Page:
Wednesday, January 21, 2009

Minibuses (or Matolas) and the informal sector


They are the informal transportation used by the public in Malawi. Informal, in international development term meaning that is not under control or licensed by the government. Informal sector is the economics of those unable to afford the license and maintenance required by the government. Or, the government does not have resources – in the case of this post – for public transportation. Many times, especially in countries in Africa, parts of Asia, South America and even smack in the Chinatown area of New York City where illegal sweatshops sewing Louis Vutton bag duplicates thrive, informal is the way to eke out a living. The informal sector considered the grey market I believe.

Based on my observation, Malawi tolerates the informal industry such as the minibuses because it is the only way the majority of people can afford to pay MWK 50 a ride (or .34 cents in US money) to travel to their jobs, homes, and errands from a distance of miles – or kilometers (therefore contribute the growing economy by doing errands and being employed by whatever means). However due to safety issues, Blantyre places random traffic police spotchecks to ensure that the minibuses aren’t stuffed full of people or vendors carrying produce that can compromise not only the safety but for sanitary reasons. Once, I had the pleasure of sitting (or squished) next to a vendor holding a large uncovered homemade metal bucket full of sardines stinking up the bus.

Most of my experiences riding a minibus are good, but there are occasionally bad rides. It depends on how well the driver and the conductor care for their bus. Sometimes I would appraise the conductor and driver before boarding (or choose not to). Petrol and diesel are expensive, so the conductor would shout out through the window try to recruit riders out of pedestrians and bypass the three people to a row regulation. A minibus can hold three to four rows of seats and one or two rows contain an extra seat that folds out into the crouch/walk space. Each row can seat up to five people depending on how big or thin the passengers are. Small children usually sit on their parent’s lap to make room for others. Once in a while, a minibus would drive by with a conductor’s backside sticking out of the window. I have seen police halt a minibus or two at a time and force the excessive passengers to de-board, and inspect produce if a passenger is carrying any, checking whether the items were properly packed. The driver can face fines. Once or twice I’ve seen a minibus eject some passengers or passengers with produce if they see a police checkpoint ahead of time.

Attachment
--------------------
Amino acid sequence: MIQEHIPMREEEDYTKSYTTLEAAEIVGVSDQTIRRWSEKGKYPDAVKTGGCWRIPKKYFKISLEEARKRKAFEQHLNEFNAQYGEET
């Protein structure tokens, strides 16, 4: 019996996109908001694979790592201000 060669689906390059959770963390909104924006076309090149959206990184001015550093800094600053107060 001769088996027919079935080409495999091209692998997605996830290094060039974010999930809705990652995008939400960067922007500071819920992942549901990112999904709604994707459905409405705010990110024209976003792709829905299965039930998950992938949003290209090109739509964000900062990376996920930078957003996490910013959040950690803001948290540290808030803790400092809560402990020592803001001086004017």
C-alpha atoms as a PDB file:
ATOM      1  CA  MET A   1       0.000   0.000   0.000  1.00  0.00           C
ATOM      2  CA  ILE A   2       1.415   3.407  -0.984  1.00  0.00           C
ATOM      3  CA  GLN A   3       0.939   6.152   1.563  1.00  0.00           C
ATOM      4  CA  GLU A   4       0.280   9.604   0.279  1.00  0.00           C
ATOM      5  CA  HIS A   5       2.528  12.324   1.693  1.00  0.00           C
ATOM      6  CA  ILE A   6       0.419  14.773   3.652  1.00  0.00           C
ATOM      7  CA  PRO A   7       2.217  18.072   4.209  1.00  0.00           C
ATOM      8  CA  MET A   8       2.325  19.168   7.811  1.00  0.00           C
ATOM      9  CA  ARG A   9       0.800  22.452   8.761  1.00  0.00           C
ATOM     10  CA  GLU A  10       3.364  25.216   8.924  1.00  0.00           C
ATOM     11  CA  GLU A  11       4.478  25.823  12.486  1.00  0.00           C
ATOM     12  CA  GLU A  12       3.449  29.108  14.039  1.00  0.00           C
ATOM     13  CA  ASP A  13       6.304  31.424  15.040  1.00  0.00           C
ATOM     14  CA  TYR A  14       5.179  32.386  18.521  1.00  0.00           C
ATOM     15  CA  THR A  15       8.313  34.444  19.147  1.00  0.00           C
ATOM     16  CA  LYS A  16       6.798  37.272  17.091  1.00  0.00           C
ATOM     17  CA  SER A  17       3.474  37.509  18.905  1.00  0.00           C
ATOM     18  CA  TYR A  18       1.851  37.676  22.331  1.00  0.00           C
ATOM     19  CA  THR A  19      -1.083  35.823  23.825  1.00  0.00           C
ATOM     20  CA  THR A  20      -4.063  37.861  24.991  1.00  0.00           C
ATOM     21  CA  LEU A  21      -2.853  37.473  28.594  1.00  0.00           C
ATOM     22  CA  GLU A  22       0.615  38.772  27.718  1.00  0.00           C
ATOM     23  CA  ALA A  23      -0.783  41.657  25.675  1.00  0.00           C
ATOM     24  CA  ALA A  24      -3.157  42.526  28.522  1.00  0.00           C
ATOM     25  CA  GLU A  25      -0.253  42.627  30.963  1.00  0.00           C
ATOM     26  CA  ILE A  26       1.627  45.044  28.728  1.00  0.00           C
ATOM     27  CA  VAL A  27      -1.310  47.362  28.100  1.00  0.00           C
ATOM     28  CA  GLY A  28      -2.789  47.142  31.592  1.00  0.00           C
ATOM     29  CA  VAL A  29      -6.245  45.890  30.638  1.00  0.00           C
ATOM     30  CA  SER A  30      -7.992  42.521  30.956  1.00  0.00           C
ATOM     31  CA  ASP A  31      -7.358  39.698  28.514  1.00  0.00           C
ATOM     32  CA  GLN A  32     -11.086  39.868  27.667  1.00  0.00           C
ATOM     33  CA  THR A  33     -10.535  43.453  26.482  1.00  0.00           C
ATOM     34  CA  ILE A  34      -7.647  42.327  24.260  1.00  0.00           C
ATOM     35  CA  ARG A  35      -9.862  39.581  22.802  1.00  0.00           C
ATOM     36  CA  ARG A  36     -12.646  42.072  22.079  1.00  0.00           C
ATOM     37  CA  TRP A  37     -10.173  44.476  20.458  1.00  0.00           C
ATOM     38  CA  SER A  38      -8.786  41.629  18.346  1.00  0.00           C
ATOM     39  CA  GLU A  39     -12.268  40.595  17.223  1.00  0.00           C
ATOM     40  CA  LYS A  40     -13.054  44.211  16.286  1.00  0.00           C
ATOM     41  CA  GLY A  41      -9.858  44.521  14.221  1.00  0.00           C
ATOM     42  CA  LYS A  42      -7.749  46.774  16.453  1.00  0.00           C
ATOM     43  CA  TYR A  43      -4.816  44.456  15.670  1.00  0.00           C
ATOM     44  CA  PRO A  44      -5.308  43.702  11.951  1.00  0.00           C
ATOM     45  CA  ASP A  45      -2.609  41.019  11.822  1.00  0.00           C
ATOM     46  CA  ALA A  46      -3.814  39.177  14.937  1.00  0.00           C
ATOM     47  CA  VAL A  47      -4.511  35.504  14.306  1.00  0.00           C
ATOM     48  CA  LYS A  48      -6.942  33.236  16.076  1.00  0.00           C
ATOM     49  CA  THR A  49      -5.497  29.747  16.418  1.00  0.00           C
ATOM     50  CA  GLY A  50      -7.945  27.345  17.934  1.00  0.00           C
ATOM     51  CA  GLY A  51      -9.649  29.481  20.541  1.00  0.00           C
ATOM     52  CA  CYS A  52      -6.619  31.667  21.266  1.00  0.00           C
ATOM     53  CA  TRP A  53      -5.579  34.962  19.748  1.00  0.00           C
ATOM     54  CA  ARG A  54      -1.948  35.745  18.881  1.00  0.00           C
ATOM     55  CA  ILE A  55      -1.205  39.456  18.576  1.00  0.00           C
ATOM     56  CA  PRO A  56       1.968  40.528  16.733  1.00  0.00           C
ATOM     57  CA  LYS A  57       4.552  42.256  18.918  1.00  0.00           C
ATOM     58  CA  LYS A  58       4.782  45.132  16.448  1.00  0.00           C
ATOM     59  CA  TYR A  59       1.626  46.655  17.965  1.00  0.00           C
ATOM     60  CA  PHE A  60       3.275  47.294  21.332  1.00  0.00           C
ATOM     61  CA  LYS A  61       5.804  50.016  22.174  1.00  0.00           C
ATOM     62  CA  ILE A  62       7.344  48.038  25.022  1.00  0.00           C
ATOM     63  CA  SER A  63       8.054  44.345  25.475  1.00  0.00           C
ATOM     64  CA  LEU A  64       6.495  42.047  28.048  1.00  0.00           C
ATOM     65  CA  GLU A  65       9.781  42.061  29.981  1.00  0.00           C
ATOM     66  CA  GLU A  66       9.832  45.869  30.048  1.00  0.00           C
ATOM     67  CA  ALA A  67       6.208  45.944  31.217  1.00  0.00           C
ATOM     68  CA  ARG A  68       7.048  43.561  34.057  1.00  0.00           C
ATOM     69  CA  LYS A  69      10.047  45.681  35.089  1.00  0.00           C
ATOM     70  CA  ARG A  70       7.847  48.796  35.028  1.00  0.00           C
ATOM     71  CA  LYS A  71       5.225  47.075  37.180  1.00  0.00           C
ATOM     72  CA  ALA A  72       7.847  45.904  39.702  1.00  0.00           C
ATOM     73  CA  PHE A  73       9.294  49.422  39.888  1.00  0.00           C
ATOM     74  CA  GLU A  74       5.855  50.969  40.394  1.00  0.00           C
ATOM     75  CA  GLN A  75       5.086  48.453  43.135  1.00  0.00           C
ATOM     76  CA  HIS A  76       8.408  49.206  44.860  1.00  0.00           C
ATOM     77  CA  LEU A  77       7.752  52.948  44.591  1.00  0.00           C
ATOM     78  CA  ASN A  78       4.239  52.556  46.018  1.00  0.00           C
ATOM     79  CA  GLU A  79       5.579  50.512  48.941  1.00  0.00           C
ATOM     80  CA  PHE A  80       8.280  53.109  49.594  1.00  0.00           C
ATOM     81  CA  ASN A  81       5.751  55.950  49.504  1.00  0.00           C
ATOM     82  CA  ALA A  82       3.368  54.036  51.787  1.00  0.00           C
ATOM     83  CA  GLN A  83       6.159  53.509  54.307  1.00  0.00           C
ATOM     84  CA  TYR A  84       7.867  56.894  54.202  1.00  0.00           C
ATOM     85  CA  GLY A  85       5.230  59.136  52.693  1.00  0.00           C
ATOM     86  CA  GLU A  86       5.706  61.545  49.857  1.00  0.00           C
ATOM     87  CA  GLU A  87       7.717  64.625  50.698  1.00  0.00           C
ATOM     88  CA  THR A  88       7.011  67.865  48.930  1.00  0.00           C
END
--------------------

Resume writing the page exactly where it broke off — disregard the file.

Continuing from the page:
Riding a minibus is the top adventure I’ve encountered so far. No, I have yet to visit a nature park and observe lions, hippos, or hyenas in action like the Animal Planet on TV (Nicar is disappointed in me and now questions the accuracy of the cable channel). The wildest animals I have seen are geckos on my wall or ceiling in my hostel rooms in Lilongwe and Blantyre, and snails outside. Oh, there’s crows and a couple varieties of birds. Back to the point – I’ve a couple bruises from some seat hinges that stuck out, and a very surface scrape on my forearm because people do not wait for you to get on or get off. I’m glad I had a tetanus shot before leaving the States. I still haven’t oriented my physical space – I still bump my head, occasionally slip and/or stumble getting on and off. The motor of the minibus is between the driver’s seat and the front row. Some buses cover it with scraps of rug while others don’t. It can be hot to the touch and my shins have been cooked once or twice. If I’m lucky, I sit on the side or in the middle row, for optimal view of scenery so I know when to get off.